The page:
Comment about Islamic State on social media lands Chinese man in prison
Internet users question how authorities found out about message made in a private WeChat group
A Chinese man has been sentenced to nine months in prison for making a joke on social media about joining Islamic State, local media reported.
The 31-year-old, identified only by the pseudonym Zhang Qiang, was found guilty of breaking China’s antiterrorism laws after suggesting to his friends in a private WeChat group that they should “come join ISIS with me”, using an abbreviation for the terrorist group, Worker’s Daily reported on Friday.
The incident happened on September 4 last year, after Zhang changed his profile picture to an image of the late al-Qaeda leader Osama bin Laden. On seeing the new picture, a friend messaged the group of about 300 people saying, “Look, a big shot just arrived.”
Zhang, who lives in Beijing, responded to that comment with the message that landed him in prison.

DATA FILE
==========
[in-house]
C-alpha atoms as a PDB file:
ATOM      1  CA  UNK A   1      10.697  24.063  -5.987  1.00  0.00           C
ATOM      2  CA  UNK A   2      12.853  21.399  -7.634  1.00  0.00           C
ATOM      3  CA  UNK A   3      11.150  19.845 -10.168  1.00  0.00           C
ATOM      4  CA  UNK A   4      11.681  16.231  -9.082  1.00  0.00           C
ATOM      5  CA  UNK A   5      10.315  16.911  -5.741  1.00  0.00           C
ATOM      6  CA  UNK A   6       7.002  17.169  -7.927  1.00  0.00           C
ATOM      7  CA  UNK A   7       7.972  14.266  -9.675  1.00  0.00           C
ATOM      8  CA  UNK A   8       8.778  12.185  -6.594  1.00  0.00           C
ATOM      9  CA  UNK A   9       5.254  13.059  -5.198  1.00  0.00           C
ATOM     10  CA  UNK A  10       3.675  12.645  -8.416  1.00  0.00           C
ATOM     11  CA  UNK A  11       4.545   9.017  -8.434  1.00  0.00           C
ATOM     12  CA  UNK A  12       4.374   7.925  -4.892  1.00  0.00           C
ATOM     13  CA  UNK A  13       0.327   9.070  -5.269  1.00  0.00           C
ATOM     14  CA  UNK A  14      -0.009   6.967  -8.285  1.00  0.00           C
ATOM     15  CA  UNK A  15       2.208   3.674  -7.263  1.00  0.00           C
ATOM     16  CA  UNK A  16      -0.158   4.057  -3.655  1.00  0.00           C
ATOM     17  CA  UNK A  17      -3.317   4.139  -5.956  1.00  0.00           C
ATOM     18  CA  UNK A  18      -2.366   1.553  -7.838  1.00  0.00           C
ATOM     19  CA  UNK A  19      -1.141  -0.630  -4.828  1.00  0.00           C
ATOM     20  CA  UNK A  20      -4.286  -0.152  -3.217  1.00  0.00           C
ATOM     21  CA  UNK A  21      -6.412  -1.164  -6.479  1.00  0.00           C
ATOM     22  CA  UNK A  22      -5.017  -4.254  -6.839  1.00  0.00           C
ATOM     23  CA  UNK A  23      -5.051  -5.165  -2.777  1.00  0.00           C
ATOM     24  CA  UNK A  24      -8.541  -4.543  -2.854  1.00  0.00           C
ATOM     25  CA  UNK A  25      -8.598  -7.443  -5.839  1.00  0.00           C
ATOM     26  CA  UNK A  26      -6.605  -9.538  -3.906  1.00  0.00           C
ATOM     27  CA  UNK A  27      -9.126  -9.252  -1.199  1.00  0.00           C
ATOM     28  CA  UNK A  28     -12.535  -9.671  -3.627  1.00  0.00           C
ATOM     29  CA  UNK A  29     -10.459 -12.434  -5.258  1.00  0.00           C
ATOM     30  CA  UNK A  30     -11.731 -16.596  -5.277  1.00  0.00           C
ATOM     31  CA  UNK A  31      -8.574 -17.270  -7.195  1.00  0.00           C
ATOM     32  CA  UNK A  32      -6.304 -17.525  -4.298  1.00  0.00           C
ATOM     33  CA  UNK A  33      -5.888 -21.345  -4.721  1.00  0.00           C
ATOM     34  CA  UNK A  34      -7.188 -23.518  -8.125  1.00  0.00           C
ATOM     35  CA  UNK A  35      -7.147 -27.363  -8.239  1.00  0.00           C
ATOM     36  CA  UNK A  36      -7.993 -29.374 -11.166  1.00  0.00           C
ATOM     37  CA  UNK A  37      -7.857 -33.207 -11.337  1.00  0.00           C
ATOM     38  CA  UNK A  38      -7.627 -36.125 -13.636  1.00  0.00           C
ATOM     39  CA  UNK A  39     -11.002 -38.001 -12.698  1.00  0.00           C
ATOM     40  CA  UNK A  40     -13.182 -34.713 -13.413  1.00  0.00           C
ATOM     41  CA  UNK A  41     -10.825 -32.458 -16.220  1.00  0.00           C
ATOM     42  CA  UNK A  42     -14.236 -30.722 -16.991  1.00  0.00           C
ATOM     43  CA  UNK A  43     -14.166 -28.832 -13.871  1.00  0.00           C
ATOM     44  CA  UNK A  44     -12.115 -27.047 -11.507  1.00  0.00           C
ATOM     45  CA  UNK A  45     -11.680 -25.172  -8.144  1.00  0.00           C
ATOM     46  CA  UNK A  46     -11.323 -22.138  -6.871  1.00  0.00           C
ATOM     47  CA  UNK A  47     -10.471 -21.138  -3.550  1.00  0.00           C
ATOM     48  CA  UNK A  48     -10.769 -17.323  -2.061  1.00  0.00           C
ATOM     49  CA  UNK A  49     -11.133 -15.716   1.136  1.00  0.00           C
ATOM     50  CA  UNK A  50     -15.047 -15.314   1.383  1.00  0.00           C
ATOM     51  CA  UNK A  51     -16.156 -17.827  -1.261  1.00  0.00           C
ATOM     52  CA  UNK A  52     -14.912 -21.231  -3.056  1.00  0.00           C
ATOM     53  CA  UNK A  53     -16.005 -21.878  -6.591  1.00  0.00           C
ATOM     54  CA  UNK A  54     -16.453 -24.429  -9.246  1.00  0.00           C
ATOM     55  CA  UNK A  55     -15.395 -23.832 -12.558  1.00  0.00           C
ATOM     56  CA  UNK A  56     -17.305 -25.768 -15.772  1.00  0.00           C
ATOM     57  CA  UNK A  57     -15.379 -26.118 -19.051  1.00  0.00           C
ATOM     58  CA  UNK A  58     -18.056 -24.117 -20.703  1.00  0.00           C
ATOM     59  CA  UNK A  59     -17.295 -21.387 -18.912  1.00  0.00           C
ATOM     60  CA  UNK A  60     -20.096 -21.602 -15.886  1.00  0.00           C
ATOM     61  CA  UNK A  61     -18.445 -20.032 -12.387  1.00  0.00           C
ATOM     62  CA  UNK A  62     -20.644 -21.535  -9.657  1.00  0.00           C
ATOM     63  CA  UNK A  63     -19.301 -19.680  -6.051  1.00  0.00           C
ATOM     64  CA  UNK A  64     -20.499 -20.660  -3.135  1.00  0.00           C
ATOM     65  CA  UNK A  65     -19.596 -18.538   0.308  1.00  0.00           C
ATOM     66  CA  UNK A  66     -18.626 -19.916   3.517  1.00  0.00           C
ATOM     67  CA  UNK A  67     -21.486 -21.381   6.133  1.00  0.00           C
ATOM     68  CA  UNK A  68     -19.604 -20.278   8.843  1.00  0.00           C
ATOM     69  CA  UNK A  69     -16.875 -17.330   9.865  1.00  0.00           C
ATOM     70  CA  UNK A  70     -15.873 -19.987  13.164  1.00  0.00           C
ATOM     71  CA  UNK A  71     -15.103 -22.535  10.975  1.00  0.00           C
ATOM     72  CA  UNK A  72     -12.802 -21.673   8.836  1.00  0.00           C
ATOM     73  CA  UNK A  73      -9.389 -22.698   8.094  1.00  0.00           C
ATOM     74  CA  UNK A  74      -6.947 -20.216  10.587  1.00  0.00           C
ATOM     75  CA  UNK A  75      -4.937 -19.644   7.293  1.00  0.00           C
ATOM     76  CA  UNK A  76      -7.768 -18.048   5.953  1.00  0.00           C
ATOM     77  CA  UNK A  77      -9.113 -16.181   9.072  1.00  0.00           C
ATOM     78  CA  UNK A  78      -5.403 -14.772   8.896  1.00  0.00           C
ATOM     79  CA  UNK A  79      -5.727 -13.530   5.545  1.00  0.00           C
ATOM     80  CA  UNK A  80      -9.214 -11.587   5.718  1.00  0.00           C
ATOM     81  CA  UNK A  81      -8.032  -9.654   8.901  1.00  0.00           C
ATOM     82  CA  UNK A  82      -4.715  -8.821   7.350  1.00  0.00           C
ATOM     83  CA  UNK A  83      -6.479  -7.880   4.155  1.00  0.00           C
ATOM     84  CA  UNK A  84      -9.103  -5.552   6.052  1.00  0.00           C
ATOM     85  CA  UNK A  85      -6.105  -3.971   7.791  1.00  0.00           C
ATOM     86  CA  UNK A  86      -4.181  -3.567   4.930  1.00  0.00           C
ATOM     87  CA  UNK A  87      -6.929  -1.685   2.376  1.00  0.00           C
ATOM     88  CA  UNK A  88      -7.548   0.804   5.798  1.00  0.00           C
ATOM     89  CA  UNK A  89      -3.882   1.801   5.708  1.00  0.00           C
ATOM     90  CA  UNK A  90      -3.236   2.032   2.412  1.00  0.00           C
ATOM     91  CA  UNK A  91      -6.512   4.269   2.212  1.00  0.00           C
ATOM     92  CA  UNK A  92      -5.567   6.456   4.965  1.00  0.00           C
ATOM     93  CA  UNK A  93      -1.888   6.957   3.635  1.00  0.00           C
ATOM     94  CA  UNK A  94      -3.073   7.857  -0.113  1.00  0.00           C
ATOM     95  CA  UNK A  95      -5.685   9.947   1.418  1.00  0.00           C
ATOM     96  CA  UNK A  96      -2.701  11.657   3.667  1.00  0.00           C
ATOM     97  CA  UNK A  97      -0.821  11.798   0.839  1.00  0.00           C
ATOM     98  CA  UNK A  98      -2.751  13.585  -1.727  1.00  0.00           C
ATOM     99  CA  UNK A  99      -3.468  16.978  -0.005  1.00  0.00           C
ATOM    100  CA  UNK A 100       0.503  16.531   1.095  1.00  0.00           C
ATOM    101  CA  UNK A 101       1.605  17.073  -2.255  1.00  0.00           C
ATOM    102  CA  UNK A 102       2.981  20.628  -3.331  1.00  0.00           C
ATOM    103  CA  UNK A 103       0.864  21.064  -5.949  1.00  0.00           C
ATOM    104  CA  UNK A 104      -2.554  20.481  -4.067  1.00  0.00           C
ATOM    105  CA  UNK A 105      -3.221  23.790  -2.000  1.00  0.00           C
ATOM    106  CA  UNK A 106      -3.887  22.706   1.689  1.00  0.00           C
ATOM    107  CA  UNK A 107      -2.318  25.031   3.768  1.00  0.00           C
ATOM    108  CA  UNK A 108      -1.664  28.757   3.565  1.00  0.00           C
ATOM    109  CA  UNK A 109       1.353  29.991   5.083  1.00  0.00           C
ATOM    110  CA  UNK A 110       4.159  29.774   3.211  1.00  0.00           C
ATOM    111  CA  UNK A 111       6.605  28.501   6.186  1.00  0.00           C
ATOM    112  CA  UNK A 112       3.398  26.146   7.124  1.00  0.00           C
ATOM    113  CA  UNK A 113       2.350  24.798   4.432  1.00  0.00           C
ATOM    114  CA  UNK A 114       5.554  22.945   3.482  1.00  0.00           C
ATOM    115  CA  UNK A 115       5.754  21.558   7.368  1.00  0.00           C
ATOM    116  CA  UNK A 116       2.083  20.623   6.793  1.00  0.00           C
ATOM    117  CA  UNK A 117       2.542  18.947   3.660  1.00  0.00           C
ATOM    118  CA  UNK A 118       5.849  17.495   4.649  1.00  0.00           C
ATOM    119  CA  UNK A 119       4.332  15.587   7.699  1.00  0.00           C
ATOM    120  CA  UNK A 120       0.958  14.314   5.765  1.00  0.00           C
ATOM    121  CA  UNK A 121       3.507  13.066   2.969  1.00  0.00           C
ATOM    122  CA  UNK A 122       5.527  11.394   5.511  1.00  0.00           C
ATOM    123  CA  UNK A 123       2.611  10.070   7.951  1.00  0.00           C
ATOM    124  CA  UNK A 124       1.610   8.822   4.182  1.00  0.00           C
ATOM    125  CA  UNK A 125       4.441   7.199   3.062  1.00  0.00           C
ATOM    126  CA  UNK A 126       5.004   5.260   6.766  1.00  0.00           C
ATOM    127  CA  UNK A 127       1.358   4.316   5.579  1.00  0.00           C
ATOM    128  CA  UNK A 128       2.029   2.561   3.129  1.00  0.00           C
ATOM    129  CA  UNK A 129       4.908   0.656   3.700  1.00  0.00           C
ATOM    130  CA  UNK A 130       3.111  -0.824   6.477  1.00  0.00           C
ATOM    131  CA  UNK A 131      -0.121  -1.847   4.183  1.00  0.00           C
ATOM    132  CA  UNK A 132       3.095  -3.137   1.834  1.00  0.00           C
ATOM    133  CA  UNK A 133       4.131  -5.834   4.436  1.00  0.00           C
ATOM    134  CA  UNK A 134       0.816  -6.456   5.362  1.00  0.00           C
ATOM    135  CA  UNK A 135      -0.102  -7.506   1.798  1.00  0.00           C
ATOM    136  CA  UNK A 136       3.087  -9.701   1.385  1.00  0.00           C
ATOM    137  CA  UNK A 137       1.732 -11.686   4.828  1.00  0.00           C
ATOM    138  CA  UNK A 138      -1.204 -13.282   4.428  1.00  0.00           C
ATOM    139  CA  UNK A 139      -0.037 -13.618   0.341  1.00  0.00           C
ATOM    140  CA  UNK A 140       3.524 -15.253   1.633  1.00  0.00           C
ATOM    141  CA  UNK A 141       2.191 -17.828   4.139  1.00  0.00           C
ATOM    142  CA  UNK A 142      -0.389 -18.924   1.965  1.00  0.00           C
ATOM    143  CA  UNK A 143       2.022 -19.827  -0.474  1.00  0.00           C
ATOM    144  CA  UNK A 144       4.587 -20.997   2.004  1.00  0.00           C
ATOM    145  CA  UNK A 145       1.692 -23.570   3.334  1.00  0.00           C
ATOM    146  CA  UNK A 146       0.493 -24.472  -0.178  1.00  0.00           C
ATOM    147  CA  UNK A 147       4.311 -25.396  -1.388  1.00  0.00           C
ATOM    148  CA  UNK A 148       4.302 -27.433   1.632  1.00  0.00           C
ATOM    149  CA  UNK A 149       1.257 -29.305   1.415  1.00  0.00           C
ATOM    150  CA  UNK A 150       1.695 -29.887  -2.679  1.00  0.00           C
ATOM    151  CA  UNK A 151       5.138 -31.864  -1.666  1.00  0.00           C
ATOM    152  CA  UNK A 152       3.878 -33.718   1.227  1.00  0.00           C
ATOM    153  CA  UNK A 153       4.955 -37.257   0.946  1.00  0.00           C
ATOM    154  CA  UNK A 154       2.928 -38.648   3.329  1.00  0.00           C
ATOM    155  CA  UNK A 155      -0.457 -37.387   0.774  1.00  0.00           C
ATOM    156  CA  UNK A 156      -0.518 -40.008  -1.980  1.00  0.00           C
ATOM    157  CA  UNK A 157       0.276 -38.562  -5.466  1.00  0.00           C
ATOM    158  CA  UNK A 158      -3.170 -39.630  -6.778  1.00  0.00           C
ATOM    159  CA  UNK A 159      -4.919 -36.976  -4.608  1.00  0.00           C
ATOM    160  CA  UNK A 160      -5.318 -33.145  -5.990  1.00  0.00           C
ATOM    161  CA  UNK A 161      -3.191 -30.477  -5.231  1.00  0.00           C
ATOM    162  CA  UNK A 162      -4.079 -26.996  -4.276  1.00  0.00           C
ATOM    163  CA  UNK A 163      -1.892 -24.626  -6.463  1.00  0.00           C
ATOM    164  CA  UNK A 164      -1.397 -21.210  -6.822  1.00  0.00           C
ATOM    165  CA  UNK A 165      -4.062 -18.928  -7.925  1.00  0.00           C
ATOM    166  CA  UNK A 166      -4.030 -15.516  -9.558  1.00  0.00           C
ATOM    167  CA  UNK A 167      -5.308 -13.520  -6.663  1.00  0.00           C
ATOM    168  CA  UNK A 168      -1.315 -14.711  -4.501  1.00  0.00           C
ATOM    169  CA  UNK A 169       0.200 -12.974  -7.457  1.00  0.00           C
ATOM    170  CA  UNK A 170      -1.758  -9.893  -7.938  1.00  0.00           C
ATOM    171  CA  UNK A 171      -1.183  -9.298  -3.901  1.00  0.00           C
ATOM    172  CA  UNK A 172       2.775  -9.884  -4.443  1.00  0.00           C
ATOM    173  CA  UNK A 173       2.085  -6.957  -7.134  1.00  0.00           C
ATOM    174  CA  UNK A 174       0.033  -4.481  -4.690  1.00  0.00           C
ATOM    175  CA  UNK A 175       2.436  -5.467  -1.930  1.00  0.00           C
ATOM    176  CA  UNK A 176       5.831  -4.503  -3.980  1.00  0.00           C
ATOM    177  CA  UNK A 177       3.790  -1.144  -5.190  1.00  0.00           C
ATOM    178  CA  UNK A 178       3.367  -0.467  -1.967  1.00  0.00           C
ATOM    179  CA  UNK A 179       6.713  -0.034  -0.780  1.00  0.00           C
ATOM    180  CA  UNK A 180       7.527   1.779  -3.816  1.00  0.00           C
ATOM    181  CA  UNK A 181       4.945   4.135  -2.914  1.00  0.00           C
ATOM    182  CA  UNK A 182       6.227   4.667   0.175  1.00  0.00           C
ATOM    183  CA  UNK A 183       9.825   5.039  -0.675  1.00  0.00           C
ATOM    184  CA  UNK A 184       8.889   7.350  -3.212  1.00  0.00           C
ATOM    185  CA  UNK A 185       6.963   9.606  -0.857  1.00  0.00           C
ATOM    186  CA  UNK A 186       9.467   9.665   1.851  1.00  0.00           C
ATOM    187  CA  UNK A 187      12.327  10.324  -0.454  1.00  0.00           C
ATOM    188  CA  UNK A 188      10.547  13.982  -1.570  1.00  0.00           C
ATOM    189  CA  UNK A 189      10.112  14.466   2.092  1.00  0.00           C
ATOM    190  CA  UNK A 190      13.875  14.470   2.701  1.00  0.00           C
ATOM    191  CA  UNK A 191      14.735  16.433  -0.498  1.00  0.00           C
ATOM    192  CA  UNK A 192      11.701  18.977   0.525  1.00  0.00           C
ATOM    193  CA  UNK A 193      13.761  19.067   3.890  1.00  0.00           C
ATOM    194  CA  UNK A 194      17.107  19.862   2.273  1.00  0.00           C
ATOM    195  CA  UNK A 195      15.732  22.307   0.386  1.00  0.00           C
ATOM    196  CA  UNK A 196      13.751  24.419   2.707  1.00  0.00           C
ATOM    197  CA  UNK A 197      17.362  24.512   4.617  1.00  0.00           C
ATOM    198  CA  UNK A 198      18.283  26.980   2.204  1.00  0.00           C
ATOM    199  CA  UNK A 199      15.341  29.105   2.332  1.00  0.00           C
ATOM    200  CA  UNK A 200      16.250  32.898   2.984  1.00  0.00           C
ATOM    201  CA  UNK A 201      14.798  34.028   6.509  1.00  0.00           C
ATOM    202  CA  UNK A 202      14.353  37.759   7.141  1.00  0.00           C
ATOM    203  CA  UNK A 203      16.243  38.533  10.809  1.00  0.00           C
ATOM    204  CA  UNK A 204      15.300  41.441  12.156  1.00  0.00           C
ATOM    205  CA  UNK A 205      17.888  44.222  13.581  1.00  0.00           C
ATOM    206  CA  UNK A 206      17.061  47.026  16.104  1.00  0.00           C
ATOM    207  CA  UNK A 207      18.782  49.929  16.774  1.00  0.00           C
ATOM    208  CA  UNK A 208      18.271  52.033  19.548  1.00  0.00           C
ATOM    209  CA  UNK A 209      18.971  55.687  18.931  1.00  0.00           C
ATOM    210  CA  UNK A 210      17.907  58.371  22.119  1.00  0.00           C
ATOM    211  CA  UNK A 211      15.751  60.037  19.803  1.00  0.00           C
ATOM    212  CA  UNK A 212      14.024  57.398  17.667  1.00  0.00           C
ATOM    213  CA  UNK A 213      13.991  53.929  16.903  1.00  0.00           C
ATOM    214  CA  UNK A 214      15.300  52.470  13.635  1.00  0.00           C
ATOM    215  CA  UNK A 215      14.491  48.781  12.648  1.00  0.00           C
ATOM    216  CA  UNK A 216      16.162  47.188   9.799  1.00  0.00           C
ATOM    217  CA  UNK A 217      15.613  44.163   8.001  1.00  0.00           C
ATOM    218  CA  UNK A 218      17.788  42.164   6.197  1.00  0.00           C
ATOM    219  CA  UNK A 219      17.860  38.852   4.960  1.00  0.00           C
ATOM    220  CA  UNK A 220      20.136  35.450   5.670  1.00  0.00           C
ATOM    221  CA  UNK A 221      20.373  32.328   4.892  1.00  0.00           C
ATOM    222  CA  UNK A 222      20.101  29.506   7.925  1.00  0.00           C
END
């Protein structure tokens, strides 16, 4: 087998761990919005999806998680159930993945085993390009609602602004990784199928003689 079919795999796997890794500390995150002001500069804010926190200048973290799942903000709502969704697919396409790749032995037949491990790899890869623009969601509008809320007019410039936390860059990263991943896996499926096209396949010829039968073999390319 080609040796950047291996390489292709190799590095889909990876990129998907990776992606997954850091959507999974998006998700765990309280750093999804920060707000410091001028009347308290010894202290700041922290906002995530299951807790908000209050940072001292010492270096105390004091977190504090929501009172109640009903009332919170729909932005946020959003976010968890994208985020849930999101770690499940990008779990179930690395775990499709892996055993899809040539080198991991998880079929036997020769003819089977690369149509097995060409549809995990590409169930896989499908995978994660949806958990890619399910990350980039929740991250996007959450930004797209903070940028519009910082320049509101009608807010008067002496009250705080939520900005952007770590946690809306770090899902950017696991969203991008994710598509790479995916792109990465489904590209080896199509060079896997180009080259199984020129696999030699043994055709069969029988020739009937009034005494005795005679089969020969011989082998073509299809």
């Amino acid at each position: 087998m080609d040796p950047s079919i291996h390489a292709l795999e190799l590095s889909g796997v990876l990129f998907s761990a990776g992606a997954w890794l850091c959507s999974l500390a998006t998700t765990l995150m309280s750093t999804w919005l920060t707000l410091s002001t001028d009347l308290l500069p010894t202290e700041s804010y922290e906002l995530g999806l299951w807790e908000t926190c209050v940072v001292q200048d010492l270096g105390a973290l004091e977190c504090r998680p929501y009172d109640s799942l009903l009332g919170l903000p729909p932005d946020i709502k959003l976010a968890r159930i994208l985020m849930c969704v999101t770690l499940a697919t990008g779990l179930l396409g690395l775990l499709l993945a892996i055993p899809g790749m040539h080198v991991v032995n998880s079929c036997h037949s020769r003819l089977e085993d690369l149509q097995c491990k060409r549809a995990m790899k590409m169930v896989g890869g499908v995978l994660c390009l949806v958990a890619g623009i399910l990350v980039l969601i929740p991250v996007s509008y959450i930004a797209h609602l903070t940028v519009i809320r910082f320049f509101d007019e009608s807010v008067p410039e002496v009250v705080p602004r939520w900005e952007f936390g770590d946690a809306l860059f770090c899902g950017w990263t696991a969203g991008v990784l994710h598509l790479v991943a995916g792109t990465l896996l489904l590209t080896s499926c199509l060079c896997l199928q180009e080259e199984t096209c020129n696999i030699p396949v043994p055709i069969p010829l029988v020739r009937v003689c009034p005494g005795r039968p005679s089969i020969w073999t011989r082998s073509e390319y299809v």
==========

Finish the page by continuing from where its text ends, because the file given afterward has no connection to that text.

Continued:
He was arrested the following month and charged with spreading terrorist and extremist propaganda, though the investigation found no other terrorism-related comments on his phone or computer.
“It never crossed my mind that a joke would cause this much trouble for me,” he told reporters. “I really regret it.”
Zhang appeared in court in June. As well as the nine-month prison sentence, he was fined 1,000 yuan (US$150).
Many internet users argued that the punishment was too harsh, with one Jiangxi-based commentator saying: “Although his actions were bad, this sentence seems severe.”
While China is not the first country to arrest someone for joking about terrorism online, several internet users questioned how Zhang’s comment became public knowledge considering it was made in a private WeChat group.
“Very curious about how the police found out,” a Guangdong-based user said.
The social media platform recently tightened its control over its users, making all group administrators criminally liable for messages posted in their chat rooms.
An internet user from Beijing joked about reverting to more traditional forms of communication to avoid suffering the same fate as Zhang.
“I have already informed all my friends, in the future we will correspond by carrier pigeon, [and by] writing letters instead of calling each other. Only these ancient methods will be safe.”
Beijing lawyer Shi Fumao was quoted by Worker’s Daily as saying that internet users should be careful about what they say online or “risk of committing a crime”.
In August, another Chinese person was sentenced to eight months in prison and fined 1,000 yuan for uploading a video to the internet that had terrorism-related content.